 Embedded RTC with separate battery (not included)

Plug-and-Play Behaviour

When used in plug-and-play mode (ie, with no user-intervention), the fan won't spin until it detects a board temperature of 42°C. It then spins up almost silently at 50% of full fan speed and maintains that speed until the measured temperature falls below 42°C. The fan then stops. This simple behaviour will quite likely be all the average user needs.

Advanced Behaviour

More complex temperature-dependant profiling can be achieved by running a script in the background that reads/writes from/to the relevant I2C bus addressed parameter and sets the fan speed to OFF/25/50/75/100% speeds. As real-time supply voltage is also monitored, it wouldn't be hard to read this periodically and safely shut down the Pi if running from batteries when the voltage fell below a user-defined threshold. The trimmable real time clock may also be a handy feature for some.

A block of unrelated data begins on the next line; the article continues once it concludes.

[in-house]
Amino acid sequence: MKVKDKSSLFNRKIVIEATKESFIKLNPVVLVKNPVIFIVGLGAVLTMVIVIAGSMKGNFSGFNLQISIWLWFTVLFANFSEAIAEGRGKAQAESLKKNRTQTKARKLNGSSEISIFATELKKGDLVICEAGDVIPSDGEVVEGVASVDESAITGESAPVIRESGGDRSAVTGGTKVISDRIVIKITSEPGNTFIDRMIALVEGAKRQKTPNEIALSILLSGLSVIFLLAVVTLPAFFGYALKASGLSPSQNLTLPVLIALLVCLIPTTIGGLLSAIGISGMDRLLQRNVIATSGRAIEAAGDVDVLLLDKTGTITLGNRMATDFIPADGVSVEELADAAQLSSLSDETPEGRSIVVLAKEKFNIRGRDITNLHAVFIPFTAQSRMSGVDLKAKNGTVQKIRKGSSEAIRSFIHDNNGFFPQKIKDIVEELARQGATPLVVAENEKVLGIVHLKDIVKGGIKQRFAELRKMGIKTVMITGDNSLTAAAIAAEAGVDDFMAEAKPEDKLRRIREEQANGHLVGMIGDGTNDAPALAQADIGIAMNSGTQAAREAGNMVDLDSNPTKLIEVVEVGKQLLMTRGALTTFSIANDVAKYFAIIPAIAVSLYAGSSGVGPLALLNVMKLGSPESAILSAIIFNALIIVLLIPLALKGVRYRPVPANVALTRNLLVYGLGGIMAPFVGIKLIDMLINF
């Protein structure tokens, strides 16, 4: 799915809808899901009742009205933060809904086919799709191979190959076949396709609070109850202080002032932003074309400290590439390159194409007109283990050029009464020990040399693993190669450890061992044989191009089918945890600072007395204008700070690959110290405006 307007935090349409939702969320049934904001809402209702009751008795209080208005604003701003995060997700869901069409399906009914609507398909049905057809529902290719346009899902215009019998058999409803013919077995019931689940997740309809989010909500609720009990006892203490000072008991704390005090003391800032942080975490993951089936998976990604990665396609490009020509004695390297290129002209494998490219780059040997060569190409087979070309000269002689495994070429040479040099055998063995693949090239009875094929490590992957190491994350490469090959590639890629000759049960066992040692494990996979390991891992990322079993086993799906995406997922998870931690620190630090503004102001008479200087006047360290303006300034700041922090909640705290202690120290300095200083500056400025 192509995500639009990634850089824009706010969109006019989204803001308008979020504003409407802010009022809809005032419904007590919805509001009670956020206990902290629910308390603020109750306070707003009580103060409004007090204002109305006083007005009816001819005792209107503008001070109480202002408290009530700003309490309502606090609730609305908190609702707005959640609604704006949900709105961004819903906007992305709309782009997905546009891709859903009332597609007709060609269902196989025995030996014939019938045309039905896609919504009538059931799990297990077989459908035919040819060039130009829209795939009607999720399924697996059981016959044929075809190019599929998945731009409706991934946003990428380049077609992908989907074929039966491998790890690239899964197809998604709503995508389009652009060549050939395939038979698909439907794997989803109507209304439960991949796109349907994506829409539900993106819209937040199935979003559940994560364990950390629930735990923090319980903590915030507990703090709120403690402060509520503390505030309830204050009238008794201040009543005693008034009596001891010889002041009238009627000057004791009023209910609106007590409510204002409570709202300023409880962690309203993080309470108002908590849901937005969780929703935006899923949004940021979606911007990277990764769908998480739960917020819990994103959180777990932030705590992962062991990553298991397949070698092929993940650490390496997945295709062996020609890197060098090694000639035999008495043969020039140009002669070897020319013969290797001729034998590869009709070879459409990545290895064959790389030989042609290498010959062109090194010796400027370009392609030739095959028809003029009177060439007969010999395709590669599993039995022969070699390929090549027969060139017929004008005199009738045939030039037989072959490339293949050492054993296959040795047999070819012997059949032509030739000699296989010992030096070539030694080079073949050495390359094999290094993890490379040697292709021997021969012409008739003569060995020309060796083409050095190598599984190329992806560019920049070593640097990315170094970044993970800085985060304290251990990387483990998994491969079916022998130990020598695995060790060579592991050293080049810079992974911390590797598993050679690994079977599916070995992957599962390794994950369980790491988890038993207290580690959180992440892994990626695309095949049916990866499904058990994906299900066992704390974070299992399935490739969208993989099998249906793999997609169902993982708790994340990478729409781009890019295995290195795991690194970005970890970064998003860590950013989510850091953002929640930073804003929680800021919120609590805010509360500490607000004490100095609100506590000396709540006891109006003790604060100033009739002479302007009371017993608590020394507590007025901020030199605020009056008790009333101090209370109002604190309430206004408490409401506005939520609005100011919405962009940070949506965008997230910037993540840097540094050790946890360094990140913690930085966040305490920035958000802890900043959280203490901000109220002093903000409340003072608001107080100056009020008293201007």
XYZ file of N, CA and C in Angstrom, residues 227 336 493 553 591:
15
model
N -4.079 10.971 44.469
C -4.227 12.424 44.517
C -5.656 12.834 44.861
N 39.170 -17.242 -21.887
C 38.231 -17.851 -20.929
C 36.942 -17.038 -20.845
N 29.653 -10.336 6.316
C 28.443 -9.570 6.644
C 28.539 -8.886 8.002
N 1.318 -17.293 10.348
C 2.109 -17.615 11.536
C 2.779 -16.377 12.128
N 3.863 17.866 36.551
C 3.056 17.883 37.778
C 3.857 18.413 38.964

An example of how to program for advanced behaviour is shown later in this review. It really is very easy.


The test scenario was to run Raspbian 2014-01-07 as the OS with a 'Turbo' overclock whilst running the Darkplaces (v1.1) Quake engine at a resolution of 1920x1080 pixels as the load testing program. This particular test was chosen as it's probably the hardest a Pi is likely to be pushed in reality by a typical user, and it also makes this an easy and fun test for anyone to replicate if they choose to do so.

The Darkplaces Quake engine installation guide can be found here...


The Pi was first tested in a standard Pibow case, then as a bare board, then with the PiCoolFan attached and running at all available speeds. I was unable to test the PiCoolFan in the Pibow case as this is one of the few cases that the current design won't fit inside.

 All temperatures measured with 'vcgencmd measure_temp' at a remote terminal with an ambient temperature of 20°C and a 'Turbo' overclock.
 Idle temperature measured at the Raspbian command prompt.
 Average temperature taken as 20 samples at 10 second intervals.


Code: Select all
Scenario             Idle °C      Load Avg. °C    Load Peak °C

In Pibow case         53.7            82.0            83.7
No case (bare)        46.5            72.9            74.5
PiCoolFan (25% fan)   49.2            63.8            67.0
PiCoolFan (default)   49.2            61.6            64.8
PiCoolFan (75% fan)   49.2            61.1            64.3
PiCoolFan (100% fan)  49.2            59.8            63.8